Coca-Cola Calls in Police after Human Waste Is Found in Cans
Albanian Daily News
Published March 30, 2017
Coca-Cola says the incident at its bottling factory in Lisburn, Co Antrim, was an isolated one. Photograph: Coca-Cola/PA

Coca-Cola has called in police to investigate how human waste turned up in a consignment of its drink cans at one of the company’s factories in Northern Ireland.

The Police Service of Northern Ireland confirmed on Tuesday it had opened an inquiry into how faeces ended up in the cans at the Helllenic Bottling Company factory in Lisburn, Co Antrim.

Coca-Cola suspended night-time processing last week at the plant when machines became clogged.

The soft drinks giant said it impounded all the affected cans and that the contamination did not affect any products that were on sale. The cans arrive at the factory without tops, to be filled with the fizzy drink before they are sealed and sold across Northern Ireland.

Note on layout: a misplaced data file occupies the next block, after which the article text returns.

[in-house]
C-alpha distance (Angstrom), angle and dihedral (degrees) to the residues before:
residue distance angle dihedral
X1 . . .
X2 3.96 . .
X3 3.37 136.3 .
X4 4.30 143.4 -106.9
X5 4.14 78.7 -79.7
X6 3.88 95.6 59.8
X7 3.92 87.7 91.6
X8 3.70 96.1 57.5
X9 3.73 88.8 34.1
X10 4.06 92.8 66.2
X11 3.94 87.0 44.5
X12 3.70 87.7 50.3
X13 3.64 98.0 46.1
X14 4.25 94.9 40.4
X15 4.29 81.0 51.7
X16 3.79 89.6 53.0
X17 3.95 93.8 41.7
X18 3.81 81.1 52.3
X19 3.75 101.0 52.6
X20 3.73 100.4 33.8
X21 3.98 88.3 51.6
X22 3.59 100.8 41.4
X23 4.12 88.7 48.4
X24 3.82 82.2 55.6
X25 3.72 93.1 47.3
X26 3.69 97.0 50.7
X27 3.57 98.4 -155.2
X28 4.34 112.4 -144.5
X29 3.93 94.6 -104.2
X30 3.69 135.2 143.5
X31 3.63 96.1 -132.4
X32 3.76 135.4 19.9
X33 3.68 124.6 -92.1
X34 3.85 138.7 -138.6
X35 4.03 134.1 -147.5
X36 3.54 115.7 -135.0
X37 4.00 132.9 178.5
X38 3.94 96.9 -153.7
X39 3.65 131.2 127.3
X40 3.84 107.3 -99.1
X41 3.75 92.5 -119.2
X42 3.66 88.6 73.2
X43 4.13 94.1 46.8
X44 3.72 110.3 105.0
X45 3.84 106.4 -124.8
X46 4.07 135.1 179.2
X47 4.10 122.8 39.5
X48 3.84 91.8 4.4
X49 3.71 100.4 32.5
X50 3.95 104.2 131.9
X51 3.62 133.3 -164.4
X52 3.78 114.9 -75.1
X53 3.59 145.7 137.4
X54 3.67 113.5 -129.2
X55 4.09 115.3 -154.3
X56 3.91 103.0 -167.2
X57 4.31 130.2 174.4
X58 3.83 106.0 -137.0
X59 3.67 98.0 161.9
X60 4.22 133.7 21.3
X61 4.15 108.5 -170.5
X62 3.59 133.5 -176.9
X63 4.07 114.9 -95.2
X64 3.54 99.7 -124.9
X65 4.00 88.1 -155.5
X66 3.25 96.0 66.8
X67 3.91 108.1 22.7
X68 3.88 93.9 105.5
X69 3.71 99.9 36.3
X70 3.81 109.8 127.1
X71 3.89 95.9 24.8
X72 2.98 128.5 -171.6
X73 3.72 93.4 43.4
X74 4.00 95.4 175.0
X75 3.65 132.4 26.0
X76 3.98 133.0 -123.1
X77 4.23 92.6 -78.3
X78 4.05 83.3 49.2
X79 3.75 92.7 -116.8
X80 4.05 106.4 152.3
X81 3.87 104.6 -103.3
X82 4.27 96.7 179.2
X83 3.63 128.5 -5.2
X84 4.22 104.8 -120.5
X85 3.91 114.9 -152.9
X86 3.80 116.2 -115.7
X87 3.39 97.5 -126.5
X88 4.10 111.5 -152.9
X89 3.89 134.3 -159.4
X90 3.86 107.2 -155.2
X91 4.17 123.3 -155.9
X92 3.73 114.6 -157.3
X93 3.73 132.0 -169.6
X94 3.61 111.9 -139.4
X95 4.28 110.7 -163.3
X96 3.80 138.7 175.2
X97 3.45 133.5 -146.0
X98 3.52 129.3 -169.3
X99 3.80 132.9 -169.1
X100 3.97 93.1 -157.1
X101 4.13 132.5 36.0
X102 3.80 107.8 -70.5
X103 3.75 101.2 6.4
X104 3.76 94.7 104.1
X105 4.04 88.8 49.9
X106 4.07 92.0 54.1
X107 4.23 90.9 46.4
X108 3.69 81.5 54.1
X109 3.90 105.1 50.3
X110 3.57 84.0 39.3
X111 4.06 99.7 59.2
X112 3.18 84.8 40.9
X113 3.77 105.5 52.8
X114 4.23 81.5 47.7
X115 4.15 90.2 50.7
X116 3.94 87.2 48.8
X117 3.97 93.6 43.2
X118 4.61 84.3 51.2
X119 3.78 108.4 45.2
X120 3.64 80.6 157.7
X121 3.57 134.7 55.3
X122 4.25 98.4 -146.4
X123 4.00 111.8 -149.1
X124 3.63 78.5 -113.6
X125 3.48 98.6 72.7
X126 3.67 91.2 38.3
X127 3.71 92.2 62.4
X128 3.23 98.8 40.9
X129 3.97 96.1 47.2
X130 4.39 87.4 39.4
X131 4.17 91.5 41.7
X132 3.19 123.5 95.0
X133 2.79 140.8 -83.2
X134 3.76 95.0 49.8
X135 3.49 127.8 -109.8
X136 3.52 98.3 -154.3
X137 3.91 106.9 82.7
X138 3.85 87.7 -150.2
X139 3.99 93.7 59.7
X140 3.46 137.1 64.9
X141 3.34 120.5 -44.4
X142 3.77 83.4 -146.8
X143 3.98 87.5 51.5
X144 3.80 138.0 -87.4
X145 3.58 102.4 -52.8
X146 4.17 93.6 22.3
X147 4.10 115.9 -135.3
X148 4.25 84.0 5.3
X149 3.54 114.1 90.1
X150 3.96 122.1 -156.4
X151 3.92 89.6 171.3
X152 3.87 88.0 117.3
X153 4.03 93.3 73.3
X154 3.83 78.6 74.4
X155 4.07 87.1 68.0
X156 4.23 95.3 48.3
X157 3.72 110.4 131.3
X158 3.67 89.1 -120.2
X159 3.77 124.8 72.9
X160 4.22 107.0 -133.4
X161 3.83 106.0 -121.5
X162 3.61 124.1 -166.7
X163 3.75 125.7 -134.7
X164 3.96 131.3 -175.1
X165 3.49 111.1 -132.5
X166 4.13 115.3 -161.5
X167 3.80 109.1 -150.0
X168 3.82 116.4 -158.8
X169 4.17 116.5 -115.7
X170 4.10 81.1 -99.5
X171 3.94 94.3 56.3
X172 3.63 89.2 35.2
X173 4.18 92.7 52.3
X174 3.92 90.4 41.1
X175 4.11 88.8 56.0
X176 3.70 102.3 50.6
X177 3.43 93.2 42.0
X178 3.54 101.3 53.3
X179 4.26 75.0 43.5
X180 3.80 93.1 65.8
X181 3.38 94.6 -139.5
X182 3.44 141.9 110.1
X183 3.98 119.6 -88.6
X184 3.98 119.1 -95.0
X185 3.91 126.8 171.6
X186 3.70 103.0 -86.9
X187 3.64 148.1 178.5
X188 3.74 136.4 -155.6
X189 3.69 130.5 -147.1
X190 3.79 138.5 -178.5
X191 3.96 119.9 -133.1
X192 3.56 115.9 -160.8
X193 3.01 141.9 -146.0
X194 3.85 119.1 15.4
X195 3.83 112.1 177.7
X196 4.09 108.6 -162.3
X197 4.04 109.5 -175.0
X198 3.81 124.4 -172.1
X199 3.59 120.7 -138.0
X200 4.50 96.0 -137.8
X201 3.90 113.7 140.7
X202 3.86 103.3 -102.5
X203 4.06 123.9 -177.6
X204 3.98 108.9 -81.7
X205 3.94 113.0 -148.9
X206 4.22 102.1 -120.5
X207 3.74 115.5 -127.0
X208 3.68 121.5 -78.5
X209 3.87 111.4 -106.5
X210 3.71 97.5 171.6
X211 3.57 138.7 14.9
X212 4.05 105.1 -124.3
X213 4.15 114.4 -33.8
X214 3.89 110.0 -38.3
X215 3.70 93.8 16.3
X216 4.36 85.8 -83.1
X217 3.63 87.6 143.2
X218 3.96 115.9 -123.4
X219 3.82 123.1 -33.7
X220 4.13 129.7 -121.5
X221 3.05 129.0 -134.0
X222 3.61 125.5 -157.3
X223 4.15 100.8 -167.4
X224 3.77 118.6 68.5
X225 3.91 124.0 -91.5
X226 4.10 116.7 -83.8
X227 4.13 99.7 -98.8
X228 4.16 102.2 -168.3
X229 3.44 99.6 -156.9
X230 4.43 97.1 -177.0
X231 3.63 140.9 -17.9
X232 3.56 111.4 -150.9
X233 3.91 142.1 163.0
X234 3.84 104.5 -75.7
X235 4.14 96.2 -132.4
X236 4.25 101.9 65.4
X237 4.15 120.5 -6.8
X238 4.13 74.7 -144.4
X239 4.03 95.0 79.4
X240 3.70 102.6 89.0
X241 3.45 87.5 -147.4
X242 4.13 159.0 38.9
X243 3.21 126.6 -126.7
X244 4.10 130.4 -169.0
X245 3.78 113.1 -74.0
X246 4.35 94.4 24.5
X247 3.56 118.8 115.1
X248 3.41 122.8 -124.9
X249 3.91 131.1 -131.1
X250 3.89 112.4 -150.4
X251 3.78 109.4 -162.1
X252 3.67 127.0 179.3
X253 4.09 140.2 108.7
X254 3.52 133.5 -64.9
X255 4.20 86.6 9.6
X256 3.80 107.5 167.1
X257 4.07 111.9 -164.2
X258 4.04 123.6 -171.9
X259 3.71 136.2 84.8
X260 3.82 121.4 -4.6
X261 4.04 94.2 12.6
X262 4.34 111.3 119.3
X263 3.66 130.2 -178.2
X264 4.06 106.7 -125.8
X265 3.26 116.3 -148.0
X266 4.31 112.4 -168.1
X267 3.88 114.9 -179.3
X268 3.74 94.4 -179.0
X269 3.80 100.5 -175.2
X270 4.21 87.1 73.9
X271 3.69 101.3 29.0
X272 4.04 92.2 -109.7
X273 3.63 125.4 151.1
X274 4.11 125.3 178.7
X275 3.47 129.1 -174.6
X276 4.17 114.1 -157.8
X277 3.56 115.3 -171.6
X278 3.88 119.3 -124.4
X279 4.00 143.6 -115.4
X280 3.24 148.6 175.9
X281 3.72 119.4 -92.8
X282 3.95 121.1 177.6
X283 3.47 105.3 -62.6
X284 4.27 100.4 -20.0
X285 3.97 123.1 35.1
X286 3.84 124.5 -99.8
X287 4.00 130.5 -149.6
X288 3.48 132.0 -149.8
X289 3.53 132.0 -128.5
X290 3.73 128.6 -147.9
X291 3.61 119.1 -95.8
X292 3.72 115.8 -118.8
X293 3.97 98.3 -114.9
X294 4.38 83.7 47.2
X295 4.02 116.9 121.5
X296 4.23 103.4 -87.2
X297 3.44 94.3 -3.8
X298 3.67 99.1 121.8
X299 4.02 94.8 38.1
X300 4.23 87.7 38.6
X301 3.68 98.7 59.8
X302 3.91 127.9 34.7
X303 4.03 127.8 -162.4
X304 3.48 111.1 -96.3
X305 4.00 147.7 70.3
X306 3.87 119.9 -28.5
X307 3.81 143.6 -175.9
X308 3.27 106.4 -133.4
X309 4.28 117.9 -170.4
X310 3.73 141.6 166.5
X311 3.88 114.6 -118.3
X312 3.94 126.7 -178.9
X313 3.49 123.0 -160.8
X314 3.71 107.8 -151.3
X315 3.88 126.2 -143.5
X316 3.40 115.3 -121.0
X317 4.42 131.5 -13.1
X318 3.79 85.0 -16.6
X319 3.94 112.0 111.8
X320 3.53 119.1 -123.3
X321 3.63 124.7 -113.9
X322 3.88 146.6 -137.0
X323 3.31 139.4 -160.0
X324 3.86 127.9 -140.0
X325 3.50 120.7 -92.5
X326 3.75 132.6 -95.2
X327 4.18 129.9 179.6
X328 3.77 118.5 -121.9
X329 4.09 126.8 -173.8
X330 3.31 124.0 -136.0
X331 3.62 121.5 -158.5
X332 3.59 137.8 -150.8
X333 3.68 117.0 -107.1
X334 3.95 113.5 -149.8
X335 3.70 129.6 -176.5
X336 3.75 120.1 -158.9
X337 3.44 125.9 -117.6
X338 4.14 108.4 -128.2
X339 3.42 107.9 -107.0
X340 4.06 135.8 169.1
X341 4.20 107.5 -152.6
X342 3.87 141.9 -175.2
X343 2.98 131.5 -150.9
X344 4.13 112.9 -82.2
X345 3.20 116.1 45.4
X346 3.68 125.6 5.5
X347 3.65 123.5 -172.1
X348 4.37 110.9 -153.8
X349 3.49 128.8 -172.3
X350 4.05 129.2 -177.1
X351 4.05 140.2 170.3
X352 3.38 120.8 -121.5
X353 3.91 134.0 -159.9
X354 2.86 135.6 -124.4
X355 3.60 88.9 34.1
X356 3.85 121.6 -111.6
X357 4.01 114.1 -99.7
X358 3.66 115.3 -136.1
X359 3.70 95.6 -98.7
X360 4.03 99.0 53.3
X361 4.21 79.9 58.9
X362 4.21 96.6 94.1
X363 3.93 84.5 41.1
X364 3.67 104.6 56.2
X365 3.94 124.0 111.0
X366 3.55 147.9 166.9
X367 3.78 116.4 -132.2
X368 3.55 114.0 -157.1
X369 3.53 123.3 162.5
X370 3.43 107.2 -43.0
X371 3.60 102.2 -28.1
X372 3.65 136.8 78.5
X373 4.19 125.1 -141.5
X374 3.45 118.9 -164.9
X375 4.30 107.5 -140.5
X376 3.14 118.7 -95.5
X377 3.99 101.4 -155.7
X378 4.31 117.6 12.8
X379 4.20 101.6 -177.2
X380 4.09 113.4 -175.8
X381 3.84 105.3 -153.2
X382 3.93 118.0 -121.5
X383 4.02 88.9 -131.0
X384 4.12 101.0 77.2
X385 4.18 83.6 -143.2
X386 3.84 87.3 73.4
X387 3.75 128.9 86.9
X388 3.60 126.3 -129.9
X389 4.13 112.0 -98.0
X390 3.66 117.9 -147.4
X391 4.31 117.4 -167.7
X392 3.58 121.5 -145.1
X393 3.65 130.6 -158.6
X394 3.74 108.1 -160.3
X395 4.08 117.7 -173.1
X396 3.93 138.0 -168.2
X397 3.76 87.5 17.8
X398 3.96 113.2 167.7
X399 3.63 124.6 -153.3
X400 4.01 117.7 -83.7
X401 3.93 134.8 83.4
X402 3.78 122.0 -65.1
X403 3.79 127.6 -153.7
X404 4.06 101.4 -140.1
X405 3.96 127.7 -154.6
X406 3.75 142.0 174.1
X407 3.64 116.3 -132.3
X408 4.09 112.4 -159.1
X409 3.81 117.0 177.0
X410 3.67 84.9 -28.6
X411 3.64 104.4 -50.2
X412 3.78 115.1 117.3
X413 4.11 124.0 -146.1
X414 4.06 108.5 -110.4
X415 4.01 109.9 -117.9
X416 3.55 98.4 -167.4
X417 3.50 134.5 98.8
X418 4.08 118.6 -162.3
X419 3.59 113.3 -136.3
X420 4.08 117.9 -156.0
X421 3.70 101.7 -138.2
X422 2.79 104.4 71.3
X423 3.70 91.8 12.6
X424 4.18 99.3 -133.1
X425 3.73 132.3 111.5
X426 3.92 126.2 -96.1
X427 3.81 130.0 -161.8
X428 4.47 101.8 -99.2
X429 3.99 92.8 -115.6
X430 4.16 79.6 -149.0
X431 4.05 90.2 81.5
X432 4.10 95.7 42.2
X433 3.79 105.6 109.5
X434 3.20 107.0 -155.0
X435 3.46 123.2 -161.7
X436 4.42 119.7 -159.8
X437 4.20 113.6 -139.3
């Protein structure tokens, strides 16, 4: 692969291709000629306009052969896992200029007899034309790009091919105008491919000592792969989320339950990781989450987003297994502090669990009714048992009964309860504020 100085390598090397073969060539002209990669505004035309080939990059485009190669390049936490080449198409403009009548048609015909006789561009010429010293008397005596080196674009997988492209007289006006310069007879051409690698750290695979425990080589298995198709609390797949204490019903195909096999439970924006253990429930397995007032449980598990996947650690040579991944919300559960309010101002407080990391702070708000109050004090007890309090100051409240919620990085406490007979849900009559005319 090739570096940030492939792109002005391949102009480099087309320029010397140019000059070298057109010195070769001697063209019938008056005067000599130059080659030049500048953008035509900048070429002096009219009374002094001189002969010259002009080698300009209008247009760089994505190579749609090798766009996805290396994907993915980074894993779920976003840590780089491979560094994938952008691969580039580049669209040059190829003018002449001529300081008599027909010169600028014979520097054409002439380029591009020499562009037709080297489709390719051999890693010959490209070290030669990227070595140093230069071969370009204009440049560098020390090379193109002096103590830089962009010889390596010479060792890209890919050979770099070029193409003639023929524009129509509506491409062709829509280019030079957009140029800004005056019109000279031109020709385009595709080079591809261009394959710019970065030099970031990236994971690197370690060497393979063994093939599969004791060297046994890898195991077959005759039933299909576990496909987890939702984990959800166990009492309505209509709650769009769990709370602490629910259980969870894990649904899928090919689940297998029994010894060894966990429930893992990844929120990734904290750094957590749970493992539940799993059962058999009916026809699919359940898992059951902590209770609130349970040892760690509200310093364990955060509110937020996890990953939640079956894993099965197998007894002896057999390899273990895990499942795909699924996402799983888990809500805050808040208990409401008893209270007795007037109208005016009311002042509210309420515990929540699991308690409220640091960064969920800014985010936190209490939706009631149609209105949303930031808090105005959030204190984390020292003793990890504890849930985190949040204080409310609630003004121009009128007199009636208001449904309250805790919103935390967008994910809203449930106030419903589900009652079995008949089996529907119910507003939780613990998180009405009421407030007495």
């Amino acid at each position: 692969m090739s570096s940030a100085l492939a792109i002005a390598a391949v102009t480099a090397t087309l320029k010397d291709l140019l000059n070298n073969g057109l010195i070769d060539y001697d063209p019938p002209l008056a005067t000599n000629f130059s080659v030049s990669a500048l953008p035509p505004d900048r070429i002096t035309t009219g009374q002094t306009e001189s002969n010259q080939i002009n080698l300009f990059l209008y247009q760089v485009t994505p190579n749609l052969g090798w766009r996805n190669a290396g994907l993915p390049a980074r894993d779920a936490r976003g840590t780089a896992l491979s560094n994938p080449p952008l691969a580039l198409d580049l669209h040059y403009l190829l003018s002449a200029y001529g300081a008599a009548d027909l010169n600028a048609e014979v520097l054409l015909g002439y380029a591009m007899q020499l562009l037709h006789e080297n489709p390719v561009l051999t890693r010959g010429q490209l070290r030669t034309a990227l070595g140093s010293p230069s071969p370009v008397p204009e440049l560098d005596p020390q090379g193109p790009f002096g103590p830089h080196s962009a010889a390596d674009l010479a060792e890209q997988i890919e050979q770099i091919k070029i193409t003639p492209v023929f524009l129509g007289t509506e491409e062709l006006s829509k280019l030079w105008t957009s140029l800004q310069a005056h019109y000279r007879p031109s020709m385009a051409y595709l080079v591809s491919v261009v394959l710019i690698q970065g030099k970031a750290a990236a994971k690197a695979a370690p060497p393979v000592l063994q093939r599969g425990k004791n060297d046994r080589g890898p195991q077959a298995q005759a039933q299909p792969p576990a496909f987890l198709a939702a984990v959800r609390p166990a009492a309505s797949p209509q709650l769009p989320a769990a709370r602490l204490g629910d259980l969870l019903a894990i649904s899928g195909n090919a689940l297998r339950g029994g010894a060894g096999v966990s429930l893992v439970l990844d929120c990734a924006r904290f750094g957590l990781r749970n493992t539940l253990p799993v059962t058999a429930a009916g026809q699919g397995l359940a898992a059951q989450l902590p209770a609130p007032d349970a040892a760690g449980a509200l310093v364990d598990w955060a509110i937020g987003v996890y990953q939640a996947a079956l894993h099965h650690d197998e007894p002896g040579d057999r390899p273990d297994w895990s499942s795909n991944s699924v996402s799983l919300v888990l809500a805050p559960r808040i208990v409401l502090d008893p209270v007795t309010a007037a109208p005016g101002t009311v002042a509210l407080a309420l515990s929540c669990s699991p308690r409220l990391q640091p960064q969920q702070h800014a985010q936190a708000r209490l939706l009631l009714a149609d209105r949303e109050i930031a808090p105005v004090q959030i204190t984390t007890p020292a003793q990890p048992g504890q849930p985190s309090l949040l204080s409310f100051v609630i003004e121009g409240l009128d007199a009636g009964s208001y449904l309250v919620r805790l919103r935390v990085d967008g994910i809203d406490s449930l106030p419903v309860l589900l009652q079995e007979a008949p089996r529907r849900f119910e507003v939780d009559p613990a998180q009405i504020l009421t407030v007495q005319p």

A PSNI spokesman said: “Detectives are investigating an incident at commercial premises in the Lisburn area following reports that a consignment of containers delivered to the premises had been contaminated. The investigation is at an early stage and there are no further details available at this time.”

In a statement, the company told the Belfast Telegraph: “Coca-Cola takes the safety and quality of our products extremely seriously.

“We are aware of an incident involving empty cans at our plant in Knockmore Hill, Lisburn. We are treating this matter extremely seriously and are conducting a thorough investigation in co-operation with the PSNI.

“The problem was identified immediately through our robust quality procedures and all of the product from the affected production was immediately impounded and will not be sold. This is an isolated incident and does not affect any products currently on sale.”

The Food Standards Agency said none of the cans contaminated with faeces had reached the market in Northern Ireland. It added: “The incident is subject to an investigation by the PSNI and the environmental health unit of Lisburn and Castlereagh city council.”

(Source: The Guardian)





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